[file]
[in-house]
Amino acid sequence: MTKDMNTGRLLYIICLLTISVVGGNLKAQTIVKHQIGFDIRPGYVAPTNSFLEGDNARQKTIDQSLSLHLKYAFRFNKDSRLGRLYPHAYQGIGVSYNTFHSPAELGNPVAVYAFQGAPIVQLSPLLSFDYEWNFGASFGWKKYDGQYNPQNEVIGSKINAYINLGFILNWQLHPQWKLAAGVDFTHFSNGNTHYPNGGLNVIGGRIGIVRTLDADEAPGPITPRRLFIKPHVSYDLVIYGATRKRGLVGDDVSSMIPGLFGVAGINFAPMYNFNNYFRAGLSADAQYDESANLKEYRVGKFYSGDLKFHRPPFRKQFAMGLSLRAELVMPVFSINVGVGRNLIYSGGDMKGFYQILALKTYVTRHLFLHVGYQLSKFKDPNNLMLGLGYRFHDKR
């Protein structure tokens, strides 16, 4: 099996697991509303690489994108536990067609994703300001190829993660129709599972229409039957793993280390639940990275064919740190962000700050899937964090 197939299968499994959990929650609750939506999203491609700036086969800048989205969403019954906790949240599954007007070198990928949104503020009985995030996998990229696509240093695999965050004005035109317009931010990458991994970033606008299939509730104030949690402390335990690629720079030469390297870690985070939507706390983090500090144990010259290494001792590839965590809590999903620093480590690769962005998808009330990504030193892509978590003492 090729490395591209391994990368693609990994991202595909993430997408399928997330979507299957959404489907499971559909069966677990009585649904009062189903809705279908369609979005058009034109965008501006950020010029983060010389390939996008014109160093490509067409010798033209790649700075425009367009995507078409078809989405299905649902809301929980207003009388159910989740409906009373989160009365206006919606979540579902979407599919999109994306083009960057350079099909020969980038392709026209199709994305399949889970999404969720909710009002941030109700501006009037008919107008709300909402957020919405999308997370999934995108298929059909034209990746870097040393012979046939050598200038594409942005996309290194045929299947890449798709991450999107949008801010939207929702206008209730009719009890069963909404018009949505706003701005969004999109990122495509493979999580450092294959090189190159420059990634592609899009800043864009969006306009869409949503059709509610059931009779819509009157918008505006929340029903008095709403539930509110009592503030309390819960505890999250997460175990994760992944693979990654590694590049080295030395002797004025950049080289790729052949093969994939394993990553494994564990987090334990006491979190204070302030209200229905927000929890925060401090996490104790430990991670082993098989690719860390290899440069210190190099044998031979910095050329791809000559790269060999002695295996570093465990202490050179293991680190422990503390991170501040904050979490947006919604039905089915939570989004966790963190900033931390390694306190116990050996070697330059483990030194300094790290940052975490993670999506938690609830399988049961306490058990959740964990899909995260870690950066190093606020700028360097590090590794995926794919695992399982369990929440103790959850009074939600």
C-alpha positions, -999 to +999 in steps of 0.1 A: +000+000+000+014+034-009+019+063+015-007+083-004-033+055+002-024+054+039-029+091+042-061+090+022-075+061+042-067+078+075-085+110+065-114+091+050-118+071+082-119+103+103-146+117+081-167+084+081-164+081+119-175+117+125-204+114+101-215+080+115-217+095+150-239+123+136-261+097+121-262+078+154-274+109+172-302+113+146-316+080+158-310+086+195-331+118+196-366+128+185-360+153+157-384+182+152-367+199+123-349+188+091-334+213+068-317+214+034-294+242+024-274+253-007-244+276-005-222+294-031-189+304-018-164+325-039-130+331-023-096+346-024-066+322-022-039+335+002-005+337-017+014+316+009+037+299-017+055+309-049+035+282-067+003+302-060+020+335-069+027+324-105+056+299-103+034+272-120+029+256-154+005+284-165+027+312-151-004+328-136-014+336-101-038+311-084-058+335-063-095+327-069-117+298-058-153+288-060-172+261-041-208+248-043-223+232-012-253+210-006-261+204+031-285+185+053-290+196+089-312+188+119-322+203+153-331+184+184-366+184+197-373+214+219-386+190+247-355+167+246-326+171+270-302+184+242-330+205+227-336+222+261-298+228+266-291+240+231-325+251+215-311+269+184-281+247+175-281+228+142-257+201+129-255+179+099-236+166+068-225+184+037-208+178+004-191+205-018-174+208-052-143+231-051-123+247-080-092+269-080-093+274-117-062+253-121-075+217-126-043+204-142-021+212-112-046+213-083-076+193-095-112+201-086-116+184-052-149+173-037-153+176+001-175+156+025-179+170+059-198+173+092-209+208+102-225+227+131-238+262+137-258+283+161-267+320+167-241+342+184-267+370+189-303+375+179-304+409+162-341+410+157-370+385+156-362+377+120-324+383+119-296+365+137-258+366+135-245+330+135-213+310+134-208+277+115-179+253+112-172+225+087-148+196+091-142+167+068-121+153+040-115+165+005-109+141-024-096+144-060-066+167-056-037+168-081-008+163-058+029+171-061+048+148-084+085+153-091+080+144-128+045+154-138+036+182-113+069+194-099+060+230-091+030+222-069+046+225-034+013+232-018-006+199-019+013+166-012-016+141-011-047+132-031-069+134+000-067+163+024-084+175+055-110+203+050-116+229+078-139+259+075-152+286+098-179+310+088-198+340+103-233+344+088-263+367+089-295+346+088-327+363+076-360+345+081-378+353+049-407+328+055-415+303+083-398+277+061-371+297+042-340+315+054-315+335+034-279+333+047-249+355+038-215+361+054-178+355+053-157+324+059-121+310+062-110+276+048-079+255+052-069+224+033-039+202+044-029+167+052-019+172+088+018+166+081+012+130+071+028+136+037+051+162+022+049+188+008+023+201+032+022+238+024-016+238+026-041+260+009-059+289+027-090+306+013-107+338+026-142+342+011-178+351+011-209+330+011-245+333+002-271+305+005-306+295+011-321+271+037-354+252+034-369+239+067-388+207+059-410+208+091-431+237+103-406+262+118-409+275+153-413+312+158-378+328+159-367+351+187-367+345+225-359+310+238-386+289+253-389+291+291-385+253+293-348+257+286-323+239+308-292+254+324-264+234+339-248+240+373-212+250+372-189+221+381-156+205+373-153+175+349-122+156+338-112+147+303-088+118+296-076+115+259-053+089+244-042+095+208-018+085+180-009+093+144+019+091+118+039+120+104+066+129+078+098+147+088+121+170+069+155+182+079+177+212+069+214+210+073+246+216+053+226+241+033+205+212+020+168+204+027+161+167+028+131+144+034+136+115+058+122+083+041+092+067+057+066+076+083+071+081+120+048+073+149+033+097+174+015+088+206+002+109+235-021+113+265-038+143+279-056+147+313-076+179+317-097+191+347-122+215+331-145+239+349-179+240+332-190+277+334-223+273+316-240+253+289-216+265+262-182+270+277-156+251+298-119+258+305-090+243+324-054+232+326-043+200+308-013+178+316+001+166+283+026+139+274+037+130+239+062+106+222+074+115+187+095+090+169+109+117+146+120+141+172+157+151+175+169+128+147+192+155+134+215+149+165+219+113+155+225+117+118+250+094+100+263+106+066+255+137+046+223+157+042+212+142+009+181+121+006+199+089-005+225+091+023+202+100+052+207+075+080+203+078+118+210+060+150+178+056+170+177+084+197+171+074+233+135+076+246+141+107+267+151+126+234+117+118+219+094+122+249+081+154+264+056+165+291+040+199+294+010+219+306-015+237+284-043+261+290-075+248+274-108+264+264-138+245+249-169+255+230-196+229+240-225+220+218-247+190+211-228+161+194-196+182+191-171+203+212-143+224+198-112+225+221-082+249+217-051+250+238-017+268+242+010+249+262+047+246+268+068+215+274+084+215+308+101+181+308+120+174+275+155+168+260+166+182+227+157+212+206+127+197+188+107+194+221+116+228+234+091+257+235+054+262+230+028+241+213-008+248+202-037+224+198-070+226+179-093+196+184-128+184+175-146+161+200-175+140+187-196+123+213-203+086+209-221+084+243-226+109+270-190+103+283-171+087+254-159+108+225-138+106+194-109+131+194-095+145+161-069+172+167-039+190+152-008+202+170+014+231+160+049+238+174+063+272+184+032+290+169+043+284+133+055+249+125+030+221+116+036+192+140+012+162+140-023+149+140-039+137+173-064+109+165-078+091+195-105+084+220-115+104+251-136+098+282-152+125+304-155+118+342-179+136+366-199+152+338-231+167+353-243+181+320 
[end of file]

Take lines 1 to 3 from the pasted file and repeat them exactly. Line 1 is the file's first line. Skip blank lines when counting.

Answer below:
[in-house]
Amino acid sequence: MTKDMNTGRLLYIICLLTISVVGGNLKAQTIVKHQIGFDIRPGYVAPTNSFLEGDNARQKTIDQSLSLHLKYAFRFNKDSRLGRLYPHAYQGIGVSYNTFHSPAELGNPVAVYAFQGAPIVQLSPLLSFDYEWNFGASFGWKKYDGQYNPQNEVIGSKINAYINLGFILNWQLHPQWKLAAGVDFTHFSNGNTHYPNGGLNVIGGRIGIVRTLDADEAPGPITPRRLFIKPHVSYDLVIYGATRKRGLVGDDVSSMIPGLFGVAGINFAPMYNFNNYFRAGLSADAQYDESANLKEYRVGKFYSGDLKFHRPPFRKQFAMGLSLRAELVMPVFSINVGVGRNLIYSGGDMKGFYQILALKTYVTRHLFLHVGYQLSKFKDPNNLMLGLGYRFHDKR
């Protein structure tokens, strides 16, 4: 099996697991509303690489994108536990067609994703300001190829993660129709599972229409039957793993280390639940990275064919740190962000700050899937964090 197939299968499994959990929650609750939506999203491609700036086969800048989205969403019954906790949240599954007007070198990928949104503020009985995030996998990229696509240093695999965050004005035109317009931010990458991994970033606008299939509730104030949690402390335990690629720079030469390297870690985070939507706390983090500090144990010259290494001792590839965590809590999903620093480590690769962005998808009330990504030193892509978590003492 090729490395591209391994990368693609990994991202595909993430997408399928997330979507299957959404489907499971559909069966677990009585649904009062189903809705279908369609979005058009034109965008501006950020010029983060010389390939996008014109160093490509067409010798033209790649700075425009367009995507078409078809989405299905649902809301929980207003009388159910989740409906009373989160009365206006919606979540579902979407599919999109994306083009960057350079099909020969980038392709026209199709994305399949889970999404969720909710009002941030109700501006009037008919107008709300909402957020919405999308997370999934995108298929059909034209990746870097040393012979046939050598200038594409942005996309290194045929299947890449798709991450999107949008801010939207929702206008209730009719009890069963909404018009949505706003701005969004999109990122495509493979999580450092294959090189190159420059990634592609899009800043864009969006306009869409949503059709509610059931009779819509009157918008505006929340029903008095709403539930509110009592503030309390819960505890999250997460175990994760992944693979990654590694590049080295030395002797004025950049080289790729052949093969994939394993990553494994564990987090334990006491979190204070302030209200229905927000929890925060401090996490104790430990991670082993098989690719860390290899440069210190190099044998031979910095050329791809000559790269060999002695295996570093465990202490050179293991680190422990503390991170501040904050979490947006919604039905089915939570989004966790963190900033931390390694306190116990050996070697330059483990030194300094790290940052975490993670999506938690609830399988049961306490058990959740964990899909995260870690950066190093606020700028360097590090590794995926794919695992399982369990929440103790959850009074939600």